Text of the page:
IN BRIEF: Scientists have been working on soft robots that can squeeze into tight spaces and lift heavy objects without endangering nearby humans. Earlier this month, we saw the Octobot – a bio-inspired soft robotic octopus, the miniature robotic ray, and now, a soft robotic caterpillar. Researchers at the University of Warsaw in Poland have developed a tiny, robotic caterpillar, capable of mimicking caterpillar, and carrying ten times its weight.
Robotic Caterpillar Uses Light To Climb-N-Crawl
The 15-centimeter long bio-inspired robot caterpillar is powered by light, and is made from Liquid Crystalline Elastomers. The tiny translucent strip of liquid crystalline elastomer is only over a centimeter long. They are light-sensitive polymers that are aligned in a particular molecular pattern, and they change form when subjected to green light and lasers. The minuscule robotic caterpillar is controlled by a spatially modulated laser beam. By harvesting green energy from the green light, it can:
- Climb steep slope,
- Squeeze into minuscule cracks, and
- carry objects ten times its size.
It wrinkles and extends its body in a similar fashion to a living caterpillar to propel forward. The team’s research was published in the journal Advanced Optical Materials. The study’s lead author, Piotr Wasylczyk, said in a statement that designing soft robots will bring new reforms in mechanics, power supply, and control. Although this is only the beginning, researchers are sure to benefit a lot by learning from natural evolution.
The Evolution of Bio-Inspired Robots
For decades, scientists and researchers are looking into creating robots inspired by nature. From creepy-crawling spiders or terrifying robo-alpha dogs, engineers are creating a family of bio-inspired robots. These robots move in algorithmically predictable ways and at the same time adhere to the design principles of living organisms. Here’s a list of some of the coolest nature-inspired robots.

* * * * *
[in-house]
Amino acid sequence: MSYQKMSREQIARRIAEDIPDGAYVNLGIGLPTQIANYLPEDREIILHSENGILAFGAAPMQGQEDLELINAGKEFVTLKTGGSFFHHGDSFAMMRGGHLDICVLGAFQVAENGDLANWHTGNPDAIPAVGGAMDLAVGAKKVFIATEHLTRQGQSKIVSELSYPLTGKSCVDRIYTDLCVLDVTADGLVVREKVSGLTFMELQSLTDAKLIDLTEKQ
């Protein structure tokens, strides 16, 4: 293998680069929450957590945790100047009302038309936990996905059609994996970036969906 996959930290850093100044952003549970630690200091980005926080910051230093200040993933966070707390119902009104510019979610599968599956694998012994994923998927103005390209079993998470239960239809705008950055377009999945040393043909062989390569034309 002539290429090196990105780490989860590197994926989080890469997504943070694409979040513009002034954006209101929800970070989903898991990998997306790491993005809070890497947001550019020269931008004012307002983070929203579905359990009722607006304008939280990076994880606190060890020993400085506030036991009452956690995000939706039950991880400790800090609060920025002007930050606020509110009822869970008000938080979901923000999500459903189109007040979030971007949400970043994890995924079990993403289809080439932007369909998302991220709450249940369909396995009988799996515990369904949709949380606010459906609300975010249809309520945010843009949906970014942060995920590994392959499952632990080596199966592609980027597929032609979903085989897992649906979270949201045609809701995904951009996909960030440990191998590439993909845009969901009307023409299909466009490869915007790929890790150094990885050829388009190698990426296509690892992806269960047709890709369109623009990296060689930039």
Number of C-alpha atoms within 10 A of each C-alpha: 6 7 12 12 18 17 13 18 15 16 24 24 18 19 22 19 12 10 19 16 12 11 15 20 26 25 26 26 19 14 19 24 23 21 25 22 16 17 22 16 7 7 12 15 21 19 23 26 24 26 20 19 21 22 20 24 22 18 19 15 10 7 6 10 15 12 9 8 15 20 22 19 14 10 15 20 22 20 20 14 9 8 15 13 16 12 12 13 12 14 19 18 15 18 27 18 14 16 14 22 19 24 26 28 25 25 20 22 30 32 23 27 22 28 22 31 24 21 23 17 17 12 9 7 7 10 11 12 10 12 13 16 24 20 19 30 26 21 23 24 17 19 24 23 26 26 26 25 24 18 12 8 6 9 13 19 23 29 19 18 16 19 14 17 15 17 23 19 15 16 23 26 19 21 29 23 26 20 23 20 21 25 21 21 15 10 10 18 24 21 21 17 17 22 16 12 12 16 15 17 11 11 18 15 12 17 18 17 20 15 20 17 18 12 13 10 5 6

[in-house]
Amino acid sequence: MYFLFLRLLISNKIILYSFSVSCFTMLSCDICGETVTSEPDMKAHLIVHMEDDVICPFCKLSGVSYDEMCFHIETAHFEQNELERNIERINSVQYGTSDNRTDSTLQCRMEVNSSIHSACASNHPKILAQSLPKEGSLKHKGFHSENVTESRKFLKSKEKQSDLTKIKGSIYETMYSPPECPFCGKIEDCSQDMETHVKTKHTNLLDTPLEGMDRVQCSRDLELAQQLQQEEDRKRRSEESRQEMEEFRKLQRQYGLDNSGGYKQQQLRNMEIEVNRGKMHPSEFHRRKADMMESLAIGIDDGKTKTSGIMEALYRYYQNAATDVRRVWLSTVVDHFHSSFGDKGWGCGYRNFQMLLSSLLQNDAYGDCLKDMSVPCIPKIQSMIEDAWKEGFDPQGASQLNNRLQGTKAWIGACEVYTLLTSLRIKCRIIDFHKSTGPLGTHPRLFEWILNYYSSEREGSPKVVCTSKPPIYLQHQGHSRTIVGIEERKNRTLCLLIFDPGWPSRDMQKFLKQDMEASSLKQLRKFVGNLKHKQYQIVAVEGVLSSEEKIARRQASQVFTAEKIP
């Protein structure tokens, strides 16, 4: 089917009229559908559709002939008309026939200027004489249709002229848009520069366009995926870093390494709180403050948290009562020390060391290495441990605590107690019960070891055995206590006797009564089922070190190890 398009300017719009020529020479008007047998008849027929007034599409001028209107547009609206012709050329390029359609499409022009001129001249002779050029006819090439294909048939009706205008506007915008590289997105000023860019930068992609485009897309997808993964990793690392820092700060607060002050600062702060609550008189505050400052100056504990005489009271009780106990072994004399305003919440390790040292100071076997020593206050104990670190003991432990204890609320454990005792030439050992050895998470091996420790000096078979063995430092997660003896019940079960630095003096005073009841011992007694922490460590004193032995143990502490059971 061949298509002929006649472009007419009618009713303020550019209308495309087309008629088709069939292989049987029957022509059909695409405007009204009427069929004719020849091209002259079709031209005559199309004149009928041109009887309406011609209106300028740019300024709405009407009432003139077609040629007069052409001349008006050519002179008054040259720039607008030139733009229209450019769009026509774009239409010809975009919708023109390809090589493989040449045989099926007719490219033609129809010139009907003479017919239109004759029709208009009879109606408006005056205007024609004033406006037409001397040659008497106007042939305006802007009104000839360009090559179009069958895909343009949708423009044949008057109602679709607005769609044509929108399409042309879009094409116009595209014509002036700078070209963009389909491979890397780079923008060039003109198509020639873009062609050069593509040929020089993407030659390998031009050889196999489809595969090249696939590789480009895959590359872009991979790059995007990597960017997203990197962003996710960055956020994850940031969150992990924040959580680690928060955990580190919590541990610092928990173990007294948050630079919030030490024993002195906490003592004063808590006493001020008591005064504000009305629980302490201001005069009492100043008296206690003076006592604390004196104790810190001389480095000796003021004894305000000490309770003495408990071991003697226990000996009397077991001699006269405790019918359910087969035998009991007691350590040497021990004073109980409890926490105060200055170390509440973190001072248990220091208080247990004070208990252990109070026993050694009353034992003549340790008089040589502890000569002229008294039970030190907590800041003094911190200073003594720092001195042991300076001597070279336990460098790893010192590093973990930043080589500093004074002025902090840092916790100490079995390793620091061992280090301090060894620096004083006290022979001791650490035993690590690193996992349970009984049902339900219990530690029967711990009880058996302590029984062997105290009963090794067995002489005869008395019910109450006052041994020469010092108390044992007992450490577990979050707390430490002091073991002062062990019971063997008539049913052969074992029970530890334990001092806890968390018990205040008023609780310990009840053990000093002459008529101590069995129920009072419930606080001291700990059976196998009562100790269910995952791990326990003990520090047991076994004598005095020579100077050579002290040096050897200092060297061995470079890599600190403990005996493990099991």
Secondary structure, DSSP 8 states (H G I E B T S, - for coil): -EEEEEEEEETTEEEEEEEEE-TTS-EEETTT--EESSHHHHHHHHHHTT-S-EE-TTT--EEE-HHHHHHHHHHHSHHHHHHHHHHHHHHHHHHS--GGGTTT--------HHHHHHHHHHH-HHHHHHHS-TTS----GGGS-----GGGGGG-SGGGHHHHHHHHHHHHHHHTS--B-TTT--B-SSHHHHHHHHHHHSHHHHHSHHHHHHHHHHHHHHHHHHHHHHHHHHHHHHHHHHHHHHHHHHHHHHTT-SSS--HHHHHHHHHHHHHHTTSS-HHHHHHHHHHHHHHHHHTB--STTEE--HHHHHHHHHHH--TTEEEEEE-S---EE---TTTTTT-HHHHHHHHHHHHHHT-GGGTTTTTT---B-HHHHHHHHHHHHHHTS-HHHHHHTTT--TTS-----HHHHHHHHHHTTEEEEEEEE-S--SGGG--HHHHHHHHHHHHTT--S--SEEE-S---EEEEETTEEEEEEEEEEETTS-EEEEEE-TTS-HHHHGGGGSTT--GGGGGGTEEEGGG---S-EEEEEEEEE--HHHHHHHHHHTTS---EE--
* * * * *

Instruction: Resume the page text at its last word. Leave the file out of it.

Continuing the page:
Green-eyed Salamander Robot
Dubbed the pleurobot, the eerie, lifelike salamander biorobot, was born in the Biorobotics Laboratory. Modelled after a salamander, the pleurobot can walk, swim, and crawl around. Researchers are planning to use it for search and rescue inspection. With a camera onboard, it can do the inspection and identify survivors in a disaster zone ad create a communication link with the survivor.
Known as BionicANTS, these 5-inch long, 6-inches wide, and 1.5-inch tall buggers will someday replace the modern factory worker. Moreover, they can mimic the cooperative behavior of ants as well as the autonomous decision making. Each ant can carry up to 5000 times their own body weight.
The quadrupled robot is the most advanced rough-terrain robot on the planet. It is 3 feet long, stands 2.5 feet tall, and weighs 240 pounds, and is about the size of a small mule. BigDog can walk, run, climb, and carry heavy loads. The all-terrain is designed to go anywhere marines and soldiers go on foot, and help them carry their load.
RoboBess are flying microbots weighing 80-milligram each, capable of flying controllable, sensing the environment and carrying a load. The RoboBees engineered at the Harvard Microbiotics Lab will someday help in research and rescue operations, or for impromptu communication networks.
Researchers believe the robotic caterpillar will be particularly useful in espionage if someone finds a way to attach a camera or a mic to it. Moreover, they’re rethinking the materials and fabrication techniques used in the making of the soft robotic caterpillar. The research on the micro-robot was published in the journal Advanced Optical Materials.